'This moment is making leaders of people' - Alex Smith, The Cares Family

There's no guide to steering a social venture through a global pandemic. In this series, we hear how some of those navigating uncharted waters are shoring up cash, keeping customers on side and guiding staff and volunteers through one of the biggest upheavals they've ever faced. This time: Alex Smith, founder and CEO of The Cares Family – a group of charities that brings together older and younger neighbours to reduce loneliness and build community – on emergency fundraising, facing down imposter syndrome and why long-term priorities remain unchanged.

Two weeks ago, my team, board and I shut down programmes we’d spent the previous nine years creating. For all of us, it was heartbreaking.

Stuck at home and isolated from one another, we were frantic on calls, searching for answers to weighty questions. Were we making the right decision? With all the heavy work we were doing to suspend activity as the Covid-19 crisis took hold, would we ever have the energy, the money or the relevance to reboot our organisation whenever that time may come? What on earth would happen next?

These are questions that charity and business leaders all over the world are grappling with. But for us at The Cares Family, there was an extra dimension. The older people we work with are the group most vulnerable to the awful effects of both the new Coronavirus and social isolation. Working at that interface showed us the way: at a time of disconnection, we would find new ways to help people stay connected.

Immediately, we got to work reinventing our programmes. Social Clubs, which normally bring older and younger people together to share time, laughter and new experiences in groups would move online for the first time, and we’d put to work scores of volunteers to help as many older people as we could to get set up digitally.

Our first ever emergency appeal has brought in £30,000 of new donations in a fortnight

Our Love Your Neighbour friendship programme, which in normal times helps people from across the generations to share time one-to-one, would move to the phones.

Outreach, which is how we normally identify and invite people to join our activities, would be converted into efforts to help older people get the food and prescription deliveries they need, and to refer older neighbours onto other local services, with a little help from their younger friends.

All of this would be communicated by posting 3,800 activity packs to older neighbours in our communities – containing poems, recipes, quizzes and messages of hope across the generations.

Meanwhile, as fundraising races and events were being cancelled into the indefinite future, we’d get to work on new ways of generating income; our first ever emergency appeal has brought in £30,000 of new donations from over 500 people in a fortnight, buying us time to re-plan.

Hope and rediscovery

Even for a group passionate about the human and social consequences of isolation and loneliness, the energy, entrepreneurialism and creativity that have poured from each one of the 35 people in our team has been inspiring. I’ve never felt prouder to work with my colleagues than I do now.

Imposter syndrome looms large – are we the right people to lean into a global health crisis, even at the local level?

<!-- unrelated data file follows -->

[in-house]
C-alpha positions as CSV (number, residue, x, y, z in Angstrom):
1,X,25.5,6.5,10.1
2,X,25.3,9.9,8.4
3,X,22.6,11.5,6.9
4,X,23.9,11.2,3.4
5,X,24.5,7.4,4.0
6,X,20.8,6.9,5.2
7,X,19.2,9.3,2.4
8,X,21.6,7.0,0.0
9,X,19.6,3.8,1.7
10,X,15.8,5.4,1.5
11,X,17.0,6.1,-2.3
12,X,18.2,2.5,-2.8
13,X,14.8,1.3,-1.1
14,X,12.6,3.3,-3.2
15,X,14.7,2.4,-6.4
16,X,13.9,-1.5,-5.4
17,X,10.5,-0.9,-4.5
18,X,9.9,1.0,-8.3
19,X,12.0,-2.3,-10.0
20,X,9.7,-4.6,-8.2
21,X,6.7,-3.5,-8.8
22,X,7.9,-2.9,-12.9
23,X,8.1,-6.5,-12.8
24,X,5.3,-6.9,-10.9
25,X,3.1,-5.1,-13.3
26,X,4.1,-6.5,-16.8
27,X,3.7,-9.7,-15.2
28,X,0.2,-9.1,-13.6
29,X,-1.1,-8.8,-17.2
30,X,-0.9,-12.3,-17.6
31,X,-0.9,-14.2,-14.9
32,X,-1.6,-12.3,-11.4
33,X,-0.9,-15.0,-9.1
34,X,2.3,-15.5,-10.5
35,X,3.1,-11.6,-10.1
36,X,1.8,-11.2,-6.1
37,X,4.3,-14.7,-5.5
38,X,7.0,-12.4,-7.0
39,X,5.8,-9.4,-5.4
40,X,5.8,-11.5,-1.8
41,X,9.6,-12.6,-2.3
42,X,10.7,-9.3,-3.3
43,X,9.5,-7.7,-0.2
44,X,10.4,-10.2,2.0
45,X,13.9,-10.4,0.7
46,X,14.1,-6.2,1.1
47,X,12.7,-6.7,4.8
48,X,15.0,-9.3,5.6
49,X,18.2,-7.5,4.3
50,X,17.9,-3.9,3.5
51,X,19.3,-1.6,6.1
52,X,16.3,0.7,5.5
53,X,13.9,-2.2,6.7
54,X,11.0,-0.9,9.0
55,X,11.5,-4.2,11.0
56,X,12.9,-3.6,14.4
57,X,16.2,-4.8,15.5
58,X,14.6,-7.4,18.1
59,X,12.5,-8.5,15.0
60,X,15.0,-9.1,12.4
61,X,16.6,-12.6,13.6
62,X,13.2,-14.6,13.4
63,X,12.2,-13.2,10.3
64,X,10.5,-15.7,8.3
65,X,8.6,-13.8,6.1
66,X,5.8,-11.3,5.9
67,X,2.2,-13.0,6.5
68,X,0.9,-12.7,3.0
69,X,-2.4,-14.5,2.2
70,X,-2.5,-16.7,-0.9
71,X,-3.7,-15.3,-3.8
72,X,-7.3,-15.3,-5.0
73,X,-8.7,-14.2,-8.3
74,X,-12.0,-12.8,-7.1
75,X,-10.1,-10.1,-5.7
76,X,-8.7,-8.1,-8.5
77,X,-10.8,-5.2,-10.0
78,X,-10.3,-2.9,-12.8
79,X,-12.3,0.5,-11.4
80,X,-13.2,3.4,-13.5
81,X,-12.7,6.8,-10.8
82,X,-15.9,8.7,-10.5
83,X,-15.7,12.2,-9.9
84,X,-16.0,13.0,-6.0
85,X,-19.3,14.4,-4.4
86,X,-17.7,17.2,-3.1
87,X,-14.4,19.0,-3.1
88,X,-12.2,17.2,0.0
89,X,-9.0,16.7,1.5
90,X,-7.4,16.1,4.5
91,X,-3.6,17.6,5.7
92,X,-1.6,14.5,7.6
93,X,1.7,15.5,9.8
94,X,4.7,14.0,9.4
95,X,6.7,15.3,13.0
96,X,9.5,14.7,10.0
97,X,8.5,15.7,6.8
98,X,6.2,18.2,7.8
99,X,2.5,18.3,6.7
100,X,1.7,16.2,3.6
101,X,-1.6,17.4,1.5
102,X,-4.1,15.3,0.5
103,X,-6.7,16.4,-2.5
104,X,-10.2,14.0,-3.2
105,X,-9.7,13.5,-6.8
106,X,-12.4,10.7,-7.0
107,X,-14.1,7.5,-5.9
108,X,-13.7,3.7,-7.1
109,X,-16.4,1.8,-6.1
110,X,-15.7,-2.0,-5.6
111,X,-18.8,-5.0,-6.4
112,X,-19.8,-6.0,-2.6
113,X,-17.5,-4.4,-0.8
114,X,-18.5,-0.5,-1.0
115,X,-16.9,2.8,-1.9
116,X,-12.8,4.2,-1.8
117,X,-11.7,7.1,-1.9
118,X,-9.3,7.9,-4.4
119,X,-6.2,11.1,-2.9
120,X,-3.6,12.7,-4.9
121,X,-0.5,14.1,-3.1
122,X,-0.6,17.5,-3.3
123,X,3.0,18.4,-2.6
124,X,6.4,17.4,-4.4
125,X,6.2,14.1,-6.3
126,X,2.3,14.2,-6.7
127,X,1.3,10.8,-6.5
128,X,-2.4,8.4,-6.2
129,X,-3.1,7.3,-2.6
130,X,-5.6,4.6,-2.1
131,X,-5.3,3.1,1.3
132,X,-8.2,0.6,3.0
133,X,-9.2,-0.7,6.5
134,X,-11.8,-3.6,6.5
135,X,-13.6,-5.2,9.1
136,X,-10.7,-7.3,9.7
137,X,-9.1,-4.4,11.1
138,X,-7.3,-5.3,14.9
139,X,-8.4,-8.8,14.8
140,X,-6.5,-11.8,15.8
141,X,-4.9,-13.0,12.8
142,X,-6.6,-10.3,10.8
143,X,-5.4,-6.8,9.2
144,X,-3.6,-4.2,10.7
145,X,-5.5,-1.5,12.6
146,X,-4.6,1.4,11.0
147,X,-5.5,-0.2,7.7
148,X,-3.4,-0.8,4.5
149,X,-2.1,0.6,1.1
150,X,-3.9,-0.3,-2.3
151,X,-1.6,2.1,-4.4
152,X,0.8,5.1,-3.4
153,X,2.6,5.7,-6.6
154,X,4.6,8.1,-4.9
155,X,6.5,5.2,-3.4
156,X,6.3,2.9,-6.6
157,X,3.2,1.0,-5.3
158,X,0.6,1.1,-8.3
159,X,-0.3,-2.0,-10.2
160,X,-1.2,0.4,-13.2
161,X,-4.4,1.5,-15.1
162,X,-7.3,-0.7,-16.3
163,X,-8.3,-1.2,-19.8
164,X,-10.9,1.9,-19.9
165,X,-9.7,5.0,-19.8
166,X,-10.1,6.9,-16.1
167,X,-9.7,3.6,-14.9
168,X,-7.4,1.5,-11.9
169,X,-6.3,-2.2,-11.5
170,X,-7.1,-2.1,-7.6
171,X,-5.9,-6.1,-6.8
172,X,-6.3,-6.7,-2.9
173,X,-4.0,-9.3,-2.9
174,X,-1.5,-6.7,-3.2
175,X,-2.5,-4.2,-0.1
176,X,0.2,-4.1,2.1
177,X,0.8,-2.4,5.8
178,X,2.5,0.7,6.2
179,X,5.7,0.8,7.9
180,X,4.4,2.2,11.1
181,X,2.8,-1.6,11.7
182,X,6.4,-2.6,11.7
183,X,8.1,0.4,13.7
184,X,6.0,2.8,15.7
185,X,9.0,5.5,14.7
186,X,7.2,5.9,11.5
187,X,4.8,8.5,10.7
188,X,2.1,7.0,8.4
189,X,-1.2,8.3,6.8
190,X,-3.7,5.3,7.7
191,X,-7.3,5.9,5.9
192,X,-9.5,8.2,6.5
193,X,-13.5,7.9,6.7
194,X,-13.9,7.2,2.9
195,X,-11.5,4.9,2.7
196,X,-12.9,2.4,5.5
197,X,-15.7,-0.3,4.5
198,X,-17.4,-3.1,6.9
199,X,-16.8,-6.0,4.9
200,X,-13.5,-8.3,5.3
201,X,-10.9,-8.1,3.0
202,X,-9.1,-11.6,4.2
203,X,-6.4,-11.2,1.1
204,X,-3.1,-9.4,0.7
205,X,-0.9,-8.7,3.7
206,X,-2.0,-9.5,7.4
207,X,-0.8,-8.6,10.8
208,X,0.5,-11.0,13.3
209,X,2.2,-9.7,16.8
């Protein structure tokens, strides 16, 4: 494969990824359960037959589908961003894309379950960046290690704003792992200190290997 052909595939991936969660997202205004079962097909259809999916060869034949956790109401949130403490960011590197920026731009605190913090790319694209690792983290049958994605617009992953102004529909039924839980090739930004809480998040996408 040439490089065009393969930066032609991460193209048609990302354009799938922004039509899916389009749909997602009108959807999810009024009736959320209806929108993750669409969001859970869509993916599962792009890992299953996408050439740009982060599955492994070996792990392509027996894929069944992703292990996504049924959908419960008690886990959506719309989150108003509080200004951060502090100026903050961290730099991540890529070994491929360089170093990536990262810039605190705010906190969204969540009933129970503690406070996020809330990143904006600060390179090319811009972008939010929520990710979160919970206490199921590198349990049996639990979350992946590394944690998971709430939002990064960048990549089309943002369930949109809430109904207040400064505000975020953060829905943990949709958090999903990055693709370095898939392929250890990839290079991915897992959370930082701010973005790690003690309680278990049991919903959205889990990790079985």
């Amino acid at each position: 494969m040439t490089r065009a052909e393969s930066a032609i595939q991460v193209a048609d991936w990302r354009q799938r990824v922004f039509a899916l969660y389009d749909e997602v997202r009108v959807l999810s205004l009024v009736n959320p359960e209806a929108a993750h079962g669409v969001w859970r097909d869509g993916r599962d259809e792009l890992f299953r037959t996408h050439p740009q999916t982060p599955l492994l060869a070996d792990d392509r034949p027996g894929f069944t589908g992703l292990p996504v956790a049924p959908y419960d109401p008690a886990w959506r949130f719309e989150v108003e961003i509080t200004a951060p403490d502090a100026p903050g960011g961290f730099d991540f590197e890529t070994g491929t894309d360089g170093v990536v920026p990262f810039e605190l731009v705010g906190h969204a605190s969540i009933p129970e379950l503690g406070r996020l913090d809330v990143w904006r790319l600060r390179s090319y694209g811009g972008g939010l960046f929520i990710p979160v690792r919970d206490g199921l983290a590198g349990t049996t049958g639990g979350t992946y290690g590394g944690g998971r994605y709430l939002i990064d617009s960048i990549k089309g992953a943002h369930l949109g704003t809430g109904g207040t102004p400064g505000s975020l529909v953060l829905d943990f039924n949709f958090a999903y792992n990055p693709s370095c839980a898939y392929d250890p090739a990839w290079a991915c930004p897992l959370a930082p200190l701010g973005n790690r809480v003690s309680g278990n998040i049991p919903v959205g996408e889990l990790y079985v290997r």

There have been challenges, of course. Everyone is anxious – worried about friends and family and our communities at large. Imposter syndrome looms large – are we the right people with the right experience to lean into a global health crisis, even at the local level? Working hours are brutal – I’m at a desk from 7am to 11pm every day and many of our team are doing the same. We’re all feeling the same mental health challenges that a frightened population are enduring, and the path to normal times looks long and layered with more grief and challenge. This is a worldwide trauma, experienced – even if unevenly – by everyone.

But while fear is temporary, hope is permanent.

We may not all feel it yet, but this moment is making leaders of people. More importantly, we are seeing qualities in our society that for too long have gone undervalued: kindness, empathy, community, togetherness. Our task in The Cares Family, as in the world, is to recognise that this is a time not only to prioritise what matters most – people – but also to reimagine how we can expand those lost qualities to create a better future for everyone.

We have to keep going, because our work is more important than ever

So the short term priority is to do what we came here to do: reduce social isolation, and help people who in this terrible crisis are more impacted than ever by the cruelties of disconnection. That will take a mammoth effort made more painful by the times we live in.

But in the long term, our values, our philosophy and our strategy remain the same – to amplify and expand the action, voices and power in community and to distribute equity through the meaning in our relationships. For social leaders around the world, as we navigate the challenges of the organisational and interpersonal, that has to be the message: we have to keep going, because our work is more important than ever.

We're looking for more stories from the frontline of running a social business through the Covid-19 crisis. If you'd like to share yours, email us at news@pioneerspost.com

Header photo: Older and younger neighbours enjoying South London Cares' first birthday party in 2015. Through The Cares Family, older and younger neighbours build connection and solidarity across the generations (credit: The Cares Family).